For obvious reasons, a lot of people will be using wine metaphors to describe “Bottle Shock,” but instead of talking about tangerine undertones or a hint of oak, let's just say this movie is more like a Merlot you get for $6.99 at Trader Joe's than some $90 snob special in a French restaurant.
You can get it down and it offers a bit of a buzz, but it's nobody's idea of great. It's passable, while hinting at better things.
“Bottle Shock” tells the true story of a blind taste test in 1976 that matched California wines against supposedly far superior French wines with unexpected results.
That test, though, only comes at the end of the film. Leading up to it, we have a too broad expanse of characters and situations, starting with Steven Spurrier (Alan Rickman), a British wine merchant in Paris who decides to stage the event to boost his business profile.
He flies to California and meets struggling vintner Jim Barrett (Bill Pullman) and his hippie son Bo (Chris Pine), as well as upstart winemaker Gustavo Brambila (Freddy Rodriguez) and a bevy of others who would like their wines to gain notice.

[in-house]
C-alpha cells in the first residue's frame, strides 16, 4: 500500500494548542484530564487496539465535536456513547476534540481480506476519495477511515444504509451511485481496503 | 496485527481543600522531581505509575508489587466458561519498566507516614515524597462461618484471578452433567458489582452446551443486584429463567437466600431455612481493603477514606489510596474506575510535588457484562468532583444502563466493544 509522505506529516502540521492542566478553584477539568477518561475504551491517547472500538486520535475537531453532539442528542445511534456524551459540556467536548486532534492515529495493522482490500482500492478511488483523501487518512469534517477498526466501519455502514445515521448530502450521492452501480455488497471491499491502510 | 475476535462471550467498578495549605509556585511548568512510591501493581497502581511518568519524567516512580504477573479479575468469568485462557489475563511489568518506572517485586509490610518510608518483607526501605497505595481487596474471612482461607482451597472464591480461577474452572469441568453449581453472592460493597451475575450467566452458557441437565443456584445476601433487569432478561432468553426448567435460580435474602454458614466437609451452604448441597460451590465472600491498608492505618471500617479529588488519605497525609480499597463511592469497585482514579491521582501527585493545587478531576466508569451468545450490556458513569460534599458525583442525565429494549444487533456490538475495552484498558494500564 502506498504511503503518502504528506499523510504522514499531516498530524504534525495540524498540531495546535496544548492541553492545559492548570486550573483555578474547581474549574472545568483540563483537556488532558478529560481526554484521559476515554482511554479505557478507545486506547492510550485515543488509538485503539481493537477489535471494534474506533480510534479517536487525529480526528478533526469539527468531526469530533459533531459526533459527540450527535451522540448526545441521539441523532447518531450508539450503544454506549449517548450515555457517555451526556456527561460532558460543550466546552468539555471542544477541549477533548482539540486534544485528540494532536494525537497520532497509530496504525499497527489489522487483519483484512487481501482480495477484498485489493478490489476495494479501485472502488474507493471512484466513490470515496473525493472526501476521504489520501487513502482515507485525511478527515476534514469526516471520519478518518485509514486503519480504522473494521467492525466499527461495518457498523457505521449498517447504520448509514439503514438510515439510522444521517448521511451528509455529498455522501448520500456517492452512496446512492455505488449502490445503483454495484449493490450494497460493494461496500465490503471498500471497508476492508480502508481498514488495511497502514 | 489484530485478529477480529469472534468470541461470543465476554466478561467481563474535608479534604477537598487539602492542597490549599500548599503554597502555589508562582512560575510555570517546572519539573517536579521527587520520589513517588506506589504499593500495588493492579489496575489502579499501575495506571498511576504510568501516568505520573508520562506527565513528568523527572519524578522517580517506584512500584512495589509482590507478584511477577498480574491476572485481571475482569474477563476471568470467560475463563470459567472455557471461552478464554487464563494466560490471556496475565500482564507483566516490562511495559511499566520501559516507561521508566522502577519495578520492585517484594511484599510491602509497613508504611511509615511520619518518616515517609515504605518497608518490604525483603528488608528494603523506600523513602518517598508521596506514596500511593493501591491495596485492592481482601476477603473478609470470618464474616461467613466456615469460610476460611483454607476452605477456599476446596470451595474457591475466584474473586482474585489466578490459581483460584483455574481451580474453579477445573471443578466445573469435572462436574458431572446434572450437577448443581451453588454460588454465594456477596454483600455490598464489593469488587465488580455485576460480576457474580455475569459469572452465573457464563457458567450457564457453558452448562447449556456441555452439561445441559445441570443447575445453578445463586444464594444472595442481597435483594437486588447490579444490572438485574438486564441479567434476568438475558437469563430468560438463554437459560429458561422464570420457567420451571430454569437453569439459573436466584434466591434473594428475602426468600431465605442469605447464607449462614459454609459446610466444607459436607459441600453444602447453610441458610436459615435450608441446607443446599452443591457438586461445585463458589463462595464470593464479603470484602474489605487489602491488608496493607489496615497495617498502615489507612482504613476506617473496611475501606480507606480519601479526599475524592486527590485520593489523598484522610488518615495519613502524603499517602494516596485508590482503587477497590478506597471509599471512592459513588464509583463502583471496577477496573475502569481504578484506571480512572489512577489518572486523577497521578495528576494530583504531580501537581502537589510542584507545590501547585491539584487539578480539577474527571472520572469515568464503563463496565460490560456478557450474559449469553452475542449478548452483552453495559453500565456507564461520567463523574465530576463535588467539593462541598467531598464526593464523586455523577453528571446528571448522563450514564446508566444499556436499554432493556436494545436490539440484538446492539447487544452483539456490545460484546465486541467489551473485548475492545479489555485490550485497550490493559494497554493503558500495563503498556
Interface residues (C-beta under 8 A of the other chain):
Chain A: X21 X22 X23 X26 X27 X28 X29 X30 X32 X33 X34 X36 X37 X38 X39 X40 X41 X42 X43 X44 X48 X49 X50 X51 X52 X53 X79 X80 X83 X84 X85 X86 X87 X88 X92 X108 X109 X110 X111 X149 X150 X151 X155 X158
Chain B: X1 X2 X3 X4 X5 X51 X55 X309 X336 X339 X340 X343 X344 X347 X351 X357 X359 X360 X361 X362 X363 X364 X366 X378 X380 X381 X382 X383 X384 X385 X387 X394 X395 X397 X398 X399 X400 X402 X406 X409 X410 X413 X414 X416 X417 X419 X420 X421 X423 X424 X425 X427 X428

While Spurrier gathers the best contenders, the film gets filled out with economic struggles, a love triangle (Rachael Taylor plays Barrett's too-cute intern), some boxing, a bit of racial oppression and even some open-heart surgery. Maybe this stuff's true, but director Randall Miller, who co-wrote the film with a gaggle of others, didn't need to include it all.
Rickman, as always, is wonderful. Pine sports the worst haircut ever and seems to be channeling Brad Pitt's stoner character from “True Romance.” Pullman does what he can. Eliza Dushku pops in now and then as the spicy-slutty-wise bar owner.
Wine enthusiasts no doubt mark this event as one that changed the nature of their beast, opening the doors for vintners around the world. And hurrah for that.
Movie enthusiasts, though, may find themselves wishing they had a bottle of something appropriate to help wash it all down.